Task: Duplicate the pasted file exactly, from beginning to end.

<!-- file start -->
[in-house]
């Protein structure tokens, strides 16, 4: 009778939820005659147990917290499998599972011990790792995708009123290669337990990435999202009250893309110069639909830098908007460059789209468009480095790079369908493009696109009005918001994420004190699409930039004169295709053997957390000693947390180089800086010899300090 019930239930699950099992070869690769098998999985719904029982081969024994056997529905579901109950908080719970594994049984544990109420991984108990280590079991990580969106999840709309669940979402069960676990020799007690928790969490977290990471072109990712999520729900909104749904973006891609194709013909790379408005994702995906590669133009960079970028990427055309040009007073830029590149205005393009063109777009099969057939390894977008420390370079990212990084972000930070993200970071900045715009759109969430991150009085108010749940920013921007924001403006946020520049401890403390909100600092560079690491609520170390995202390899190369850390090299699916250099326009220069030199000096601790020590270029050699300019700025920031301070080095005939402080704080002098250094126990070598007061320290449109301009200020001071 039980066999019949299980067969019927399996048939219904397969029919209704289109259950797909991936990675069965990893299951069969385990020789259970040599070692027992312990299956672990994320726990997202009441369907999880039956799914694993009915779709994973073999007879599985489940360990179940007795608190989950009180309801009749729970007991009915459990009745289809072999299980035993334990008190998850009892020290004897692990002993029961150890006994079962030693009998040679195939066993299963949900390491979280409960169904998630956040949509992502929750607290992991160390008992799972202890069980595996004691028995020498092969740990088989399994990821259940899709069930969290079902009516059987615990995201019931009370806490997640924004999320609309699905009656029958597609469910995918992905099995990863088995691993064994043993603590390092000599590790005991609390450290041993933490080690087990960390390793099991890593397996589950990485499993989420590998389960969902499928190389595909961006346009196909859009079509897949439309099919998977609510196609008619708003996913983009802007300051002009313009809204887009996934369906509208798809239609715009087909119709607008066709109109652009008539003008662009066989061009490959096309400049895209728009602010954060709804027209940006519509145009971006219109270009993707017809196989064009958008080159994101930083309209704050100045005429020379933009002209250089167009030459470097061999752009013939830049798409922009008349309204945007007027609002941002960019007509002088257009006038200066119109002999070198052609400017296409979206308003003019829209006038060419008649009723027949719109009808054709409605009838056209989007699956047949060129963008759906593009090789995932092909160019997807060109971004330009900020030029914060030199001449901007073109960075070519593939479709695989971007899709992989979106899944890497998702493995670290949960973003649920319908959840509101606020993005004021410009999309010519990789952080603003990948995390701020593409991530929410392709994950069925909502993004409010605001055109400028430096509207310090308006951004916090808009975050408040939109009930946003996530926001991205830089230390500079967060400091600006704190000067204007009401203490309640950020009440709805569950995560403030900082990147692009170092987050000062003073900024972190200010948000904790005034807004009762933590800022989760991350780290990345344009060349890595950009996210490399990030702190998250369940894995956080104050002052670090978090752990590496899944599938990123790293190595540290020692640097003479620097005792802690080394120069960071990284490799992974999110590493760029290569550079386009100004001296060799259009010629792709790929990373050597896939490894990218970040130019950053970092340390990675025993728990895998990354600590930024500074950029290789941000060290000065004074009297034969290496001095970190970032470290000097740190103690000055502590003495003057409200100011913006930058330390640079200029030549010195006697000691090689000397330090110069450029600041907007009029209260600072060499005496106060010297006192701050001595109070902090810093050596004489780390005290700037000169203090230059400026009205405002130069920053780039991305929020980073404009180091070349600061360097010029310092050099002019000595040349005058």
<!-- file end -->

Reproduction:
[in-house]
């Protein structure tokens, strides 16, 4: 009778939820005659147990917290499998599972011990790792995708009123290669337990990435999202009250893309110069639909830098908007460059789209468009480095790079369908493009696109009005918001994420004190699409930039004169295709053997957390000693947390180089800086010899300090 019930239930699950099992070869690769098998999985719904029982081969024994056997529905579901109950908080719970594994049984544990109420991984108990280590079991990580969106999840709309669940979402069960676990020799007690928790969490977290990471072109990712999520729900909104749904973006891609194709013909790379408005994702995906590669133009960079970028990427055309040009007073830029590149205005393009063109777009099969057939390894977008420390370079990212990084972000930070993200970071900045715009759109969430991150009085108010749940920013921007924001403006946020520049401890403390909100600092560079690491609520170390995202390899190369850390090299699916250099326009220069030199000096601790020590270029050699300019700025920031301070080095005939402080704080002098250094126990070598007061320290449109301009200020001071 039980066999019949299980067969019927399996048939219904397969029919209704289109259950797909991936990675069965990893299951069969385990020789259970040599070692027992312990299956672990994320726990997202009441369907999880039956799914694993009915779709994973073999007879599985489940360990179940007795608190989950009180309801009749729970007991009915459990009745289809072999299980035993334990008190998850009892020290004897692990002993029961150890006994079962030693009998040679195939066993299963949900390491979280409960169904998630956040949509992502929750607290992991160390008992799972202890069980595996004691028995020498092969740990088989399994990821259940899709069930969290079902009516059987615990995201019931009370806490997640924004999320609309699905009656029958597609469910995918992905099995990863088995691993064994043993603590390092000599590790005991609390450290041993933490080690087990960390390793099991890593397996589950990485499993989420590998389960969902499928190389595909961006346009196909859009079509897949439309099919998977609510196609008619708003996913983009802007300051002009313009809204887009996934369906509208798809239609715009087909119709607008066709109109652009008539003008662009066989061009490959096309400049895209728009602010954060709804027209940006519509145009971006219109270009993707017809196989064009958008080159994101930083309209704050100045005429020379933009002209250089167009030459470097061999752009013939830049798409922009008349309204945007007027609002941002960019007509002088257009006038200066119109002999070198052609400017296409979206308003003019829209006038060419008649009723027949719109009808054709409605009838056209989007699956047949060129963008759906593009090789995932092909160019997807060109971004330009900020030029914060030199001449901007073109960075070519593939479709695989971007899709992989979106899944890497998702493995670290949960973003649920319908959840509101606020993005004021410009999309010519990789952080603003990948995390701020593409991530929410392709994950069925909502993004409010605001055109400028430096509207310090308006951004916090808009975050408040939109009930946003996530926001991205830089230390500079967060400091600006704190000067204007009401203490309640950020009440709805569950995560403030900082990147692009170092987050000062003073900024972190200010948000904790005034807004009762933590800022989760991350780290990345344009060349890595950009996210490399990030702190998250369940894995956080104050002052670090978090752990590496899944599938990123790293190595540290020692640097003479620097005792802690080394120069960071990284490799992974999110590493760029290569550079386009100004001296060799259009010629792709790929990373050597896939490894990218970040130019950053970092340390990675025993728990895998990354600590930024500074950029290789941000060290000065004074009297034969290496001095970190970032470290000097740190103690000055502590003495003057409200100011913006930058330390640079200029030549010195006697000691090689000397330090110069450029600041907007009029209260600072060499005496106060010297006192701050001595109070902090810093050596004489780390005290700037000169203090230059400026009205405002130069920053780039991305929020980073404009180091070349600061360097010029310092050099002019000595040349005058």